Son of Origins of Marvel Comics by Stan Lee
In 1974 Simon & Schuster imprint Fireside Books published Origins of Marvel Comics by Stan Lee, a soft cover book that reprinted the origin stories of five of Marvel Comics’ most popular characters with accompanying text written specifically for the collection by Lee. The book was the first of its kind and is now widely regarded as the first reprint collection, or trade paperback, a format that now dominates the comic book industry.
The first book was so successful that just over a year later in October of 1975 a second Marvel/Fireside collaboration was released, the somewhat awkwardly titled Son of Origins of Marvel Comics. Clearly unwilling to change the formula established in the first collection the second book repeats the same format: the book features a painted cover by John Romita (although I’m not sure why the Scarlet Witch is shown as she doesn’t appear in the book); it runs to 260 full colour pages and reprints the origin stories from five individual characters and two teams spread out over seven chapters. Each chapter features an introduction by Lee followed by the origin story as it would have initially been published, with Iron Man and Daredevil both receiving a second story. Lee closes the volume with a epilogue promising more big things from Marvel.
Son of Origins of Marvel Comics collects the following stories: The X-Men chapter reprints X-Men #1 (September 1963); the chapter on Iron Man reprints Tales of Suspense issues #39 (March 1963) and #97 (January 1968); The Avengers chapter features a reprint from that title’s issue #1 (September 1963); the chapter on Daredevil features issues #1 (April 1964) and #47 (December 1968); the chapter on Nick Fury, Agent of SHIELD reprints Strange Tales #135 (August 1965); The Watcher‘s origin is taken from The Silver Surfer issue #1 (August 1968) and finally The Silver Surfer himself rounds off the collection with another reprint from the same issue.
Continuing the trend set in the first collection Lee’s introductions are chatty and amiable with his love of alliteration even more on show here than before. He explains the thought process that went behind the creation of each character and although he doesn’t discuss the artists in as much detail as his does in Origins of Marvel Comics all the individual artists do receive a name check. Gene Colan is the only artist who’s involvement is discussed in detail but that’s hardly surprising as he illustrates three of the stories collected in this volume. The one contentious issue with Lee’s introductory texts is that he doesn’t mention Jack Kirby’s anger at not being included in the first issue of The Silver Surfer. Kirby created the character on his own and was not pleased that Lee wrote this issue himself or that John Buscema illustrated the story.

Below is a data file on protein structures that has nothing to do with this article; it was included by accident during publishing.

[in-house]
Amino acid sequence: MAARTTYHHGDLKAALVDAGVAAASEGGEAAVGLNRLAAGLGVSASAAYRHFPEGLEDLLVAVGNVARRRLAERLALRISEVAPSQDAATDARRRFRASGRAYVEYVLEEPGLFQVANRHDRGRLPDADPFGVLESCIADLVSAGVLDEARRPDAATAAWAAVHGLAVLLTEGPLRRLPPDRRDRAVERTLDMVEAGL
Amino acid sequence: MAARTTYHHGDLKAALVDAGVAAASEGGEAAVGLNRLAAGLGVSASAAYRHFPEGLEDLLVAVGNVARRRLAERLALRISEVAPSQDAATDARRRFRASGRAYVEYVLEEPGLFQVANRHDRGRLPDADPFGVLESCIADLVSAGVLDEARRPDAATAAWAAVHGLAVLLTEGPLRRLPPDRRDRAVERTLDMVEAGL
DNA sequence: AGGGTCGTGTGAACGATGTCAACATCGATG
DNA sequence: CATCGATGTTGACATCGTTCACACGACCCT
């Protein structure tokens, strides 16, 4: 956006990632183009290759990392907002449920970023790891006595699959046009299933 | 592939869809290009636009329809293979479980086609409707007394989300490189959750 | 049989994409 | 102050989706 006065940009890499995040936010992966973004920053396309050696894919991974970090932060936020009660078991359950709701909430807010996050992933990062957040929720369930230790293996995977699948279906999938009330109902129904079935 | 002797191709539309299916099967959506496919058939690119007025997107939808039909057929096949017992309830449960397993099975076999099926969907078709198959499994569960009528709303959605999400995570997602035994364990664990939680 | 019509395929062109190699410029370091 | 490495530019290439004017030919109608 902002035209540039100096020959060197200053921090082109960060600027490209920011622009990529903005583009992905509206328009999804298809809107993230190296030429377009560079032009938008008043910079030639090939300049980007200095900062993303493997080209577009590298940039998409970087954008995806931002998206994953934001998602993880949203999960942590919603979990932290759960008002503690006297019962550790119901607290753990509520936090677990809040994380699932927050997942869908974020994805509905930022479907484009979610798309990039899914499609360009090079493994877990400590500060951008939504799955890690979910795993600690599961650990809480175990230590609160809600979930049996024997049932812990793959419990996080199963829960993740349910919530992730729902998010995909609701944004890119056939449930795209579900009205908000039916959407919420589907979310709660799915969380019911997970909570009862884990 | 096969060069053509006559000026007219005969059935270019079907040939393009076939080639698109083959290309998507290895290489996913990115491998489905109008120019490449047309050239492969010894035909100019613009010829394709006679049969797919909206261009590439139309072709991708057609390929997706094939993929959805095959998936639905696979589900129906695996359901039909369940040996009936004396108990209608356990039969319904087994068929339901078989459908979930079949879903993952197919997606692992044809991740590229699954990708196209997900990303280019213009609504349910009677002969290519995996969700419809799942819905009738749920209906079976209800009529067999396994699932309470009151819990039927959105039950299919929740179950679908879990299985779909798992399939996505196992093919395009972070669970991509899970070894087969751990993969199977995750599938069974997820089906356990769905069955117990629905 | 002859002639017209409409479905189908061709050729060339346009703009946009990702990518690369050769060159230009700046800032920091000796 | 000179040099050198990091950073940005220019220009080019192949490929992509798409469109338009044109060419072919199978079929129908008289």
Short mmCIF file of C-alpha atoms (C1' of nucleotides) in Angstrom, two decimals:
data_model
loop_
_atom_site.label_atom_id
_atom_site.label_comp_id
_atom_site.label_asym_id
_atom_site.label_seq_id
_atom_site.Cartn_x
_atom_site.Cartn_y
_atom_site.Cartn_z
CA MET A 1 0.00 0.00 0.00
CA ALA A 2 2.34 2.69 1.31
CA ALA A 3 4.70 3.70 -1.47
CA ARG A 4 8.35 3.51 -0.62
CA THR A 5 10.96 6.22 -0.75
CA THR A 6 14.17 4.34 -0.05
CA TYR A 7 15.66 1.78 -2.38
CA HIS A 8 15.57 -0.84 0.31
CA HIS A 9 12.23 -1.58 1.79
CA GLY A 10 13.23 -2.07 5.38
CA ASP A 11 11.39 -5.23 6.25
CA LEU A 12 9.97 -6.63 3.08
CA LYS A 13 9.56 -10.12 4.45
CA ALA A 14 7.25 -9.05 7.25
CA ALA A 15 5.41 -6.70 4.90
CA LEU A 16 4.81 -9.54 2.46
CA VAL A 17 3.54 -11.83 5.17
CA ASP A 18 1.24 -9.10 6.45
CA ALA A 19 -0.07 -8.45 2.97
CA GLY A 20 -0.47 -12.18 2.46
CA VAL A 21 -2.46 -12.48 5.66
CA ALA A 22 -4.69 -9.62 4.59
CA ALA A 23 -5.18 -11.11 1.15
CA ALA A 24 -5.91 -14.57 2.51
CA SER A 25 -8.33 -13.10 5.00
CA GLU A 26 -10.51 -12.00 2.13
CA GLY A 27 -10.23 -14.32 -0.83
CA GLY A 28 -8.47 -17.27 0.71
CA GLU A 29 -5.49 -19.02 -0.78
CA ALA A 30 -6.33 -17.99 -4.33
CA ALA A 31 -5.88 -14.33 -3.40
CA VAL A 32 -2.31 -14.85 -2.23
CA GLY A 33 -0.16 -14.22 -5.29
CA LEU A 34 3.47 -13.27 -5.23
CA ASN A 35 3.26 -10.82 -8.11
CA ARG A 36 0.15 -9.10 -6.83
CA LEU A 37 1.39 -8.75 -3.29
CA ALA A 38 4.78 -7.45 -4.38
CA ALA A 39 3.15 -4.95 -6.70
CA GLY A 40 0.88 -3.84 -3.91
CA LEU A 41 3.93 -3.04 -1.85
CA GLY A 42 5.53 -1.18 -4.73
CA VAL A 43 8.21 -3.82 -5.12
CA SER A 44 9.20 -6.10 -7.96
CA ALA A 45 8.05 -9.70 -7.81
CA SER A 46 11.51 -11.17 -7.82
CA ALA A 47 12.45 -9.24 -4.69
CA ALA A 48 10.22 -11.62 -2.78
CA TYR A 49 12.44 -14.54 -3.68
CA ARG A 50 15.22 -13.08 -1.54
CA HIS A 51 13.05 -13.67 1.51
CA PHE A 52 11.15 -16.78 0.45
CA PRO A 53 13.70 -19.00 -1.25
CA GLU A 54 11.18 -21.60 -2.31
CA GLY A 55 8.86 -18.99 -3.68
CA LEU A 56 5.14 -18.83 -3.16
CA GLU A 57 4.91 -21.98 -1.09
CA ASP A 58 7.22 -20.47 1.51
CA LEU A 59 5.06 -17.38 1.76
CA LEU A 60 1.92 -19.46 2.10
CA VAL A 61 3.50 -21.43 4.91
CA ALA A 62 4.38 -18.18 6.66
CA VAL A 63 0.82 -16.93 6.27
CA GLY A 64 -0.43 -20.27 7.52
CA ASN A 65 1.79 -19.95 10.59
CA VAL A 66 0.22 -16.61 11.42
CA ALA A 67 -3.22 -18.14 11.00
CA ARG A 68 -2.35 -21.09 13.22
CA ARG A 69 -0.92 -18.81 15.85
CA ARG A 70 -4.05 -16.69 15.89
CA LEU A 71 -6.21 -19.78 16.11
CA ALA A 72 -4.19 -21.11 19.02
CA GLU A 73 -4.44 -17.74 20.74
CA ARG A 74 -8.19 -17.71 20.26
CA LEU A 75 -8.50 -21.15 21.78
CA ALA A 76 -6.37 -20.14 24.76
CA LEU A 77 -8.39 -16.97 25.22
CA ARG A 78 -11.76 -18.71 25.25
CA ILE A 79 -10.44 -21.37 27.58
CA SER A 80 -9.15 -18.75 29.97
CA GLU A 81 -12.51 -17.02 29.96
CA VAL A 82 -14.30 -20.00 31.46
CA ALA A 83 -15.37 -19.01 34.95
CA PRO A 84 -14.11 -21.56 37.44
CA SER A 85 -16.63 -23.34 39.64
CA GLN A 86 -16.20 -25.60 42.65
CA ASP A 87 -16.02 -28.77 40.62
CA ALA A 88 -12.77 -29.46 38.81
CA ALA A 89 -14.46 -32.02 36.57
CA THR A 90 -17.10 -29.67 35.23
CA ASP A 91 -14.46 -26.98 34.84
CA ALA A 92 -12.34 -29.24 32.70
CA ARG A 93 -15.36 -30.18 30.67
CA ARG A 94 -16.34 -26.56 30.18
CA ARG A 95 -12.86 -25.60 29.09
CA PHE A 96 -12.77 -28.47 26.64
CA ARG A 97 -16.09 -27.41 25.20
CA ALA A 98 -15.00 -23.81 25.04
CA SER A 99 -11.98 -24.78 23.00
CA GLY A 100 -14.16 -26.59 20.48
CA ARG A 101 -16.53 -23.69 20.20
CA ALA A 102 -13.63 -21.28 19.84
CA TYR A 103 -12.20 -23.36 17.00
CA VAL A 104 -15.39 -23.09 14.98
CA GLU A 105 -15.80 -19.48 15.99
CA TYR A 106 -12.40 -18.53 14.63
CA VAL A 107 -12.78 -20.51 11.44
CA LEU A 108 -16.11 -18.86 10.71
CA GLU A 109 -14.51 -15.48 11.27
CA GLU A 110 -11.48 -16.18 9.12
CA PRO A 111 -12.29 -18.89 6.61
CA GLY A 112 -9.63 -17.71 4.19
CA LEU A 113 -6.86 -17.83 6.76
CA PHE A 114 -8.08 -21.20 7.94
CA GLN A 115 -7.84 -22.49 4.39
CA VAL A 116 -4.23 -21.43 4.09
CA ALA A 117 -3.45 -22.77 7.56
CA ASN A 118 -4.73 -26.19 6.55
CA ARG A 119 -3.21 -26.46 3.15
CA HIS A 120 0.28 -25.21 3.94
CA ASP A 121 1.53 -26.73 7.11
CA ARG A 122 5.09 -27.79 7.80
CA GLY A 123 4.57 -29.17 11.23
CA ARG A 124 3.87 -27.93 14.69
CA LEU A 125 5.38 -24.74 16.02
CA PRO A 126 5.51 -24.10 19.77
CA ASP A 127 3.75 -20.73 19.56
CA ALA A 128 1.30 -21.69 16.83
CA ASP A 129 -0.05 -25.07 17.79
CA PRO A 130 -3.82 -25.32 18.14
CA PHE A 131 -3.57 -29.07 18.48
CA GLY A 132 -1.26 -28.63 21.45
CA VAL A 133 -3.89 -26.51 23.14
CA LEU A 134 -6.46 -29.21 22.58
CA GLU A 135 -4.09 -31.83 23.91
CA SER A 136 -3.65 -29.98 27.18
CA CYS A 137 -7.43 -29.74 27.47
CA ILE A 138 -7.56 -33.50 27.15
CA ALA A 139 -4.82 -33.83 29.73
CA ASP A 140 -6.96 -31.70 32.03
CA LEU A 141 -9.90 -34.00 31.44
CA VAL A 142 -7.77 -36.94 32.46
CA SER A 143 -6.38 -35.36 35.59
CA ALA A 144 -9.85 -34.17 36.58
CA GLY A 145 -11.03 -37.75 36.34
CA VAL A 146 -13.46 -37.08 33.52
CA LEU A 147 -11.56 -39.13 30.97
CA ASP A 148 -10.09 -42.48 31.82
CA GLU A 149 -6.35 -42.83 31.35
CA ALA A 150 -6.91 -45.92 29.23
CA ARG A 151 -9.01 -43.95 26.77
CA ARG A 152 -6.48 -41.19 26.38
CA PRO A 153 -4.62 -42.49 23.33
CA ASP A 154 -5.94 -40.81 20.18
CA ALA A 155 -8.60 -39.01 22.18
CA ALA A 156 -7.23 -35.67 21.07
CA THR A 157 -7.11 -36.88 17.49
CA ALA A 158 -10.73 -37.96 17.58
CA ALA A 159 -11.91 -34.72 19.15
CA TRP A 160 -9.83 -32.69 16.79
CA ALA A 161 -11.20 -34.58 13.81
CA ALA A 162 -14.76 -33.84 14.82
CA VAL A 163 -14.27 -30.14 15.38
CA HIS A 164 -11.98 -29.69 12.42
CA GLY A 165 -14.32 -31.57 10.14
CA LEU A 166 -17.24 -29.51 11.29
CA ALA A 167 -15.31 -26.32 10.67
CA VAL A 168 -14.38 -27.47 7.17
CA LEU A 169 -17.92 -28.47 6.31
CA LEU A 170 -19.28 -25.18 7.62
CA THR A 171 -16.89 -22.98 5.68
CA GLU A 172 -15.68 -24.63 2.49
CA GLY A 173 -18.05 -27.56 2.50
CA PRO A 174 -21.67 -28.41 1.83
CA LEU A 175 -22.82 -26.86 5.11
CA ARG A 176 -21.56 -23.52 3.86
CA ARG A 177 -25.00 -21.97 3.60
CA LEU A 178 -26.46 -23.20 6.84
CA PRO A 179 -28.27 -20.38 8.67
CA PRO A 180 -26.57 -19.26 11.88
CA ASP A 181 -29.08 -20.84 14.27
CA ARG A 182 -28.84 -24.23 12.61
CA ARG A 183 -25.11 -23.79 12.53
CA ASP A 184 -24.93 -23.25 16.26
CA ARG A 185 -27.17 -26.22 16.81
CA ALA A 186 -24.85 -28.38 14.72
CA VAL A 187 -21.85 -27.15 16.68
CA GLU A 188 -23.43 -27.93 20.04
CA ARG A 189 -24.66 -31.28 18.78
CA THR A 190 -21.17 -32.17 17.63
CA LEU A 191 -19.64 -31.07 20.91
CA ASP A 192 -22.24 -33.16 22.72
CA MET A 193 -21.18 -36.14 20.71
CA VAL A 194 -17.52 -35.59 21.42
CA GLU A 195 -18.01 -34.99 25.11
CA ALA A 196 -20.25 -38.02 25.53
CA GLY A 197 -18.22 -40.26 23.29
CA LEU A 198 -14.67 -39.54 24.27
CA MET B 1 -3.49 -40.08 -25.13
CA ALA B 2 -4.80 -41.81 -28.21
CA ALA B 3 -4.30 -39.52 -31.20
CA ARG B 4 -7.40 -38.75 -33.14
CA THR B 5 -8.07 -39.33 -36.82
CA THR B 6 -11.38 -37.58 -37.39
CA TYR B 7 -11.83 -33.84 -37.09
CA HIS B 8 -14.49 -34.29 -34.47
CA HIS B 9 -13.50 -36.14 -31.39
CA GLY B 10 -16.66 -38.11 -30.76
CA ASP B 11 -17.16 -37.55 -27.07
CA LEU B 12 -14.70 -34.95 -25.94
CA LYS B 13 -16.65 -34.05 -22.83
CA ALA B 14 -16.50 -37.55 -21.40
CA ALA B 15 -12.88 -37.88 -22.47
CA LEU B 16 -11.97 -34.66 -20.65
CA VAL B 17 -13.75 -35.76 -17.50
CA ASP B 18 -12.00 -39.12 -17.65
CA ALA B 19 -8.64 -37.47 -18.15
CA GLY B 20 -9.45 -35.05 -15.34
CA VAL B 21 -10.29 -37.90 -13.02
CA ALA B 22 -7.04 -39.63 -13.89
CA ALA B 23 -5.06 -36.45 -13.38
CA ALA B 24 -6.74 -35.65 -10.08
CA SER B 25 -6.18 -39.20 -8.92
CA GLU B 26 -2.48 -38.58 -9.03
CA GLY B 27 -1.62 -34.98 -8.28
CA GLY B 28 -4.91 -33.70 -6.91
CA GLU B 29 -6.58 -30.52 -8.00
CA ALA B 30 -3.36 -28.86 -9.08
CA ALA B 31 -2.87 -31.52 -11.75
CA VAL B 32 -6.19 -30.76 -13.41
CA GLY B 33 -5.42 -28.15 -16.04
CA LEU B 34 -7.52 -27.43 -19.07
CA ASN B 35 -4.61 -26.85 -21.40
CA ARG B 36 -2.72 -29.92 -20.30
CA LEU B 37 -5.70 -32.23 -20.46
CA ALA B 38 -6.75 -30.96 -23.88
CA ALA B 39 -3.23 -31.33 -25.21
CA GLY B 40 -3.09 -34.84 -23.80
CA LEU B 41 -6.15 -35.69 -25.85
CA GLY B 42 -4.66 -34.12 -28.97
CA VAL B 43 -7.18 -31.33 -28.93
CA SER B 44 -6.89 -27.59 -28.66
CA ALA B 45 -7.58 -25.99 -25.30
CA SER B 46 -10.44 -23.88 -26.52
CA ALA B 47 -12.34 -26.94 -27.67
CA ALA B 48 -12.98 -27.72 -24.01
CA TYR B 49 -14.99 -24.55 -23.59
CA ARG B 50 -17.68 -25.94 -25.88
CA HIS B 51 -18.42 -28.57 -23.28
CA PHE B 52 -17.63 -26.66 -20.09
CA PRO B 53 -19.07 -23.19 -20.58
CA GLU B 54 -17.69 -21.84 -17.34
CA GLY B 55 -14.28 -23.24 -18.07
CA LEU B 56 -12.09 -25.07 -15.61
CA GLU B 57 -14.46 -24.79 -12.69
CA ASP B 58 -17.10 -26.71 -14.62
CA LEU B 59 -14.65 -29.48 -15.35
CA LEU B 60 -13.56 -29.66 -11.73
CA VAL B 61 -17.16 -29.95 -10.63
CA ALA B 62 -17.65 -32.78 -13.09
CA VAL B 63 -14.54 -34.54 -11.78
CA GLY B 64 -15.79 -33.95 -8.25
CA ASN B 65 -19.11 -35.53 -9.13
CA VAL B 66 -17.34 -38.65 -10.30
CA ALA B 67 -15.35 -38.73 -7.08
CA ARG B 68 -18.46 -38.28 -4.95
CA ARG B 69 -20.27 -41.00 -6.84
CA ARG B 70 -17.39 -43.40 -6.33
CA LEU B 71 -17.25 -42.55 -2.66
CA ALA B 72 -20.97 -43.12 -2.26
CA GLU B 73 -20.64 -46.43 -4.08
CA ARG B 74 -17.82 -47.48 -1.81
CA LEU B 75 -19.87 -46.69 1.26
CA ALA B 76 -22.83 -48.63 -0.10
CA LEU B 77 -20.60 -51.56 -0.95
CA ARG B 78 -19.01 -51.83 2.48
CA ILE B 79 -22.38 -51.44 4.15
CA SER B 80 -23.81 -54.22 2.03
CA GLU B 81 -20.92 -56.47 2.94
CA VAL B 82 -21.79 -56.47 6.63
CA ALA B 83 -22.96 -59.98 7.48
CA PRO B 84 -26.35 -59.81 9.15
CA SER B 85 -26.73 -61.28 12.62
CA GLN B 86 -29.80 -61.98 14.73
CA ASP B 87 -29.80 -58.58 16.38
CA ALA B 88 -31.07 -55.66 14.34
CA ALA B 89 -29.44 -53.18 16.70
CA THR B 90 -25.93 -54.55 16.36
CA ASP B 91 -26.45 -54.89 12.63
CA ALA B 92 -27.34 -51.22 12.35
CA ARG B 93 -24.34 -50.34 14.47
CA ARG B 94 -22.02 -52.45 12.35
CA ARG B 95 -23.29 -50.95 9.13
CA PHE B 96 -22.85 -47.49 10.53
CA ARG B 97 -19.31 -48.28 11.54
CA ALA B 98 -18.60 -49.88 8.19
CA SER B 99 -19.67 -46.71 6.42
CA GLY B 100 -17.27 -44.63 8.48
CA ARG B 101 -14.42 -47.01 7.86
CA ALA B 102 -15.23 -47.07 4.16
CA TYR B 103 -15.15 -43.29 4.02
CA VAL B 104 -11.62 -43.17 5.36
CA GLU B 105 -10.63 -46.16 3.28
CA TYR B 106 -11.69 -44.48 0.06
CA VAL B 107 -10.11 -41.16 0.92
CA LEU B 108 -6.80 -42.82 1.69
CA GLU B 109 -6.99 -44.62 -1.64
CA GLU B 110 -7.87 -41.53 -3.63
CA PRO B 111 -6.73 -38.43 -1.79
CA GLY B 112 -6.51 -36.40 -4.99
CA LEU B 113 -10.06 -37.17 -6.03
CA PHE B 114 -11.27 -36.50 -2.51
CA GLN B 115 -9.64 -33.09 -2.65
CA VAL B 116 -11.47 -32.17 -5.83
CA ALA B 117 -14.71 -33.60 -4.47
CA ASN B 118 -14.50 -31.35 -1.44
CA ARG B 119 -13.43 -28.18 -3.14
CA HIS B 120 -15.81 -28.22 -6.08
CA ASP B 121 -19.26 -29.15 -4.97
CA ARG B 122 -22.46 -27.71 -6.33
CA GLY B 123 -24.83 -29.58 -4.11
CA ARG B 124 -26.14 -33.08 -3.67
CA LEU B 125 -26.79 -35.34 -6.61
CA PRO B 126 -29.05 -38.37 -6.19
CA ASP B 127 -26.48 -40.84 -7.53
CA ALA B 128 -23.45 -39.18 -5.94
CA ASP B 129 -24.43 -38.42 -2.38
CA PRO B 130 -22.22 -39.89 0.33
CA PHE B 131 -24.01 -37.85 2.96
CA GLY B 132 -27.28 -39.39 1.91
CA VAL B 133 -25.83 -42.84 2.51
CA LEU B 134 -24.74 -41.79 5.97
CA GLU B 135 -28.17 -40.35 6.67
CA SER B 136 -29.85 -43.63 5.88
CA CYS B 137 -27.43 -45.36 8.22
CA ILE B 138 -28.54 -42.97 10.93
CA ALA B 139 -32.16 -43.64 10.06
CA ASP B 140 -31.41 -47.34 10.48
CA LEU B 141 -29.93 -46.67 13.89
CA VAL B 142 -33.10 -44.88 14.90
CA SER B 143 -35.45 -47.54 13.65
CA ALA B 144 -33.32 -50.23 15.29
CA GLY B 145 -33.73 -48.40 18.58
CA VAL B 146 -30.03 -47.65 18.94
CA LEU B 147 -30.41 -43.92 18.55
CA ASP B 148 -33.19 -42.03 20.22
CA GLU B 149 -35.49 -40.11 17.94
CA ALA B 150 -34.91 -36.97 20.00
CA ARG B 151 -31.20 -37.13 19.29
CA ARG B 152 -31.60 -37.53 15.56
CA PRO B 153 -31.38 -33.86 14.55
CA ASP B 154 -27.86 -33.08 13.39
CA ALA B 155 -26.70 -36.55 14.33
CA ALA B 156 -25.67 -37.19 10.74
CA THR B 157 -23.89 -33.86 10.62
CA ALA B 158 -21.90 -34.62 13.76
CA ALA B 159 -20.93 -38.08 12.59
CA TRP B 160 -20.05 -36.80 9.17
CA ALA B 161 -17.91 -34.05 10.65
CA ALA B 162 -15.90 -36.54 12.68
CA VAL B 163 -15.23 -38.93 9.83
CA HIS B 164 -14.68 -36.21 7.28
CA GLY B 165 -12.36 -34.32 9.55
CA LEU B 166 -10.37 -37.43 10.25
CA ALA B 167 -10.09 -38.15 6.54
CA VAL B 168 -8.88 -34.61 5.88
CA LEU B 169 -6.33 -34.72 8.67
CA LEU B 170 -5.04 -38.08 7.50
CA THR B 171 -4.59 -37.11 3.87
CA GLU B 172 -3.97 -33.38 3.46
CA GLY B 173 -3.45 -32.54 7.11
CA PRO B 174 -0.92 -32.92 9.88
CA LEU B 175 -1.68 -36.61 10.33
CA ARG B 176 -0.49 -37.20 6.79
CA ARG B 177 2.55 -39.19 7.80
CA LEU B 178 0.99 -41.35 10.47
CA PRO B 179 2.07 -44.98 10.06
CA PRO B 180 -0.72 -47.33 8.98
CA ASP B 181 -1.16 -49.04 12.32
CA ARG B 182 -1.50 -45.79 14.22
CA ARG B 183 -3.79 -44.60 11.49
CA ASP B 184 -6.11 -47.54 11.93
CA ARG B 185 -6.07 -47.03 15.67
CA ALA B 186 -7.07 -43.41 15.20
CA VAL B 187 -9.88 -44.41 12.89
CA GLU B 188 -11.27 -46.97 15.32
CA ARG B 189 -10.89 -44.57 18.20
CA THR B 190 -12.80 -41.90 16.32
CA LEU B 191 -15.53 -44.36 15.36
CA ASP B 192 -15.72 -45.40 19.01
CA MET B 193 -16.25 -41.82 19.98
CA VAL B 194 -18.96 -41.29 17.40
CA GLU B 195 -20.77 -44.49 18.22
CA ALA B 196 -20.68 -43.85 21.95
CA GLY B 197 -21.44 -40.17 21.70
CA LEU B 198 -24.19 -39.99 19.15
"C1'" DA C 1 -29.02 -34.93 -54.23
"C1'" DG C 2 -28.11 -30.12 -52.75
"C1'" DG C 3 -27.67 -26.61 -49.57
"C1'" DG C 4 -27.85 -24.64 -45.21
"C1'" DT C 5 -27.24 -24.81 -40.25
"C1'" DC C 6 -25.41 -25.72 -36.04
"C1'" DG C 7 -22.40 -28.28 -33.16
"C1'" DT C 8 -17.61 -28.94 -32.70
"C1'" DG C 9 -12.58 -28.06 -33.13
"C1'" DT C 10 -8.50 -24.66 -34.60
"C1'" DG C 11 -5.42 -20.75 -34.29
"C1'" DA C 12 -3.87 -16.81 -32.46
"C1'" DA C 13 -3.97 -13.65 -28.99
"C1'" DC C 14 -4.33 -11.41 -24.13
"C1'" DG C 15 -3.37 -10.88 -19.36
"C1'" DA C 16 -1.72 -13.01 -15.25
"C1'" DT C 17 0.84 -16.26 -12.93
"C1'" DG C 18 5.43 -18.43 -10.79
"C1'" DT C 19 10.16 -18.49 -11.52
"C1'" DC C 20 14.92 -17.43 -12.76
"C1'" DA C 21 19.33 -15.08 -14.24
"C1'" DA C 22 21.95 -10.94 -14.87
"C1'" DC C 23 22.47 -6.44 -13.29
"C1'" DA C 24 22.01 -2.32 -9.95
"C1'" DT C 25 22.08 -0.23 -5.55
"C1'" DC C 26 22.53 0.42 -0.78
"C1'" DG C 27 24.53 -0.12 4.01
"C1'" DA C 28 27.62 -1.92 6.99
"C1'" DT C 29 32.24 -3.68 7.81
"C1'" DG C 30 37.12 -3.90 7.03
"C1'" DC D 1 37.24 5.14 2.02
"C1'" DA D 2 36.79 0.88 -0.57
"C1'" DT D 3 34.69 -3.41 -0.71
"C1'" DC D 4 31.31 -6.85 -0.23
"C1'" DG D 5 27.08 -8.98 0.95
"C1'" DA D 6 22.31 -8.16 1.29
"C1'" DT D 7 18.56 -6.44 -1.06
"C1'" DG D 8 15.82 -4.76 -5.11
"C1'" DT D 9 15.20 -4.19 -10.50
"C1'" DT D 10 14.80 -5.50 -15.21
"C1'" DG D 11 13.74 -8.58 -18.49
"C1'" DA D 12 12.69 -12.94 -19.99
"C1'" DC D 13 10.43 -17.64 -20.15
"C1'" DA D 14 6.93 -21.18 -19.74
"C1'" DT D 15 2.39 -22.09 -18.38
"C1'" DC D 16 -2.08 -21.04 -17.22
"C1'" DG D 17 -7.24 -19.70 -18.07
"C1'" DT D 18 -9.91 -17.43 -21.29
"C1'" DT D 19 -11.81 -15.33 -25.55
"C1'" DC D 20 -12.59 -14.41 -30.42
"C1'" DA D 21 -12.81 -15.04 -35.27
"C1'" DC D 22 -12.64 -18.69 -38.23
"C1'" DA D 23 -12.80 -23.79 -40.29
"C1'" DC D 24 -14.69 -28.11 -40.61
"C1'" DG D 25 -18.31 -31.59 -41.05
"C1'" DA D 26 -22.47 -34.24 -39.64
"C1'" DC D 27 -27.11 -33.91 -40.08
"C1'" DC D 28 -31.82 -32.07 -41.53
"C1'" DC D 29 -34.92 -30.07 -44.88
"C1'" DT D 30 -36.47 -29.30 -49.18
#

Thankfully Son of Origins isn’t encumbered with the production errors that affected the first volume, although that’s not to say the book is free of problems. In the first collection the decision was made to recolour The Hulk from grey to green in order to bring the character more in line with his current look. Unfortunately Son of Origins doesn’t continue with the same philosophy – the Asian villains in the first Iron Man story are still coloured a very bright, and somewhat disturbing, yellow. In the more enlightened, post-Vietnam era of the mid ’70’s it would have been nice if this casual prejudice had been removed.
The only other critique I have with the collection is the decision to include both The Avengers and The Watcher. The Avengers is a group made up of characters whose origins already featured in Origins of Marvel Comics (with the exception of Ant-Man and The Wasp) and The Watcher has never been anything other than a bit-player in the Marvel Universe, so the inclusion of both stories feels a little too much like padding to me.
For anyone interested in picking up a copy of Son of Origins of Marvel Comics there’s some good news – second hand copies can easily be found on Amazon Marketplace and ebay for as little as £10-£15, far cheaper than its predecessor. It’s a decent collection and well worth hunting out by any trade paperback historians out there.
Like its forerunner, Son of Origins of Marvel Comics also proved a big seller when it was released so the following year a third Origins collection was published by Fireside Books. However, by this time Marvel had clearly run out of superhero origins (well, male heroes anyway) so the new volume – Bring On The Bad Guys – concentrated on their villains instead.
Son of Origins of Marvel Comics
Published by Fireside Books, October 1975, 260 pages
Hardcover: ISBN 978-0671221706
Softcover: ISBN 978-0671221669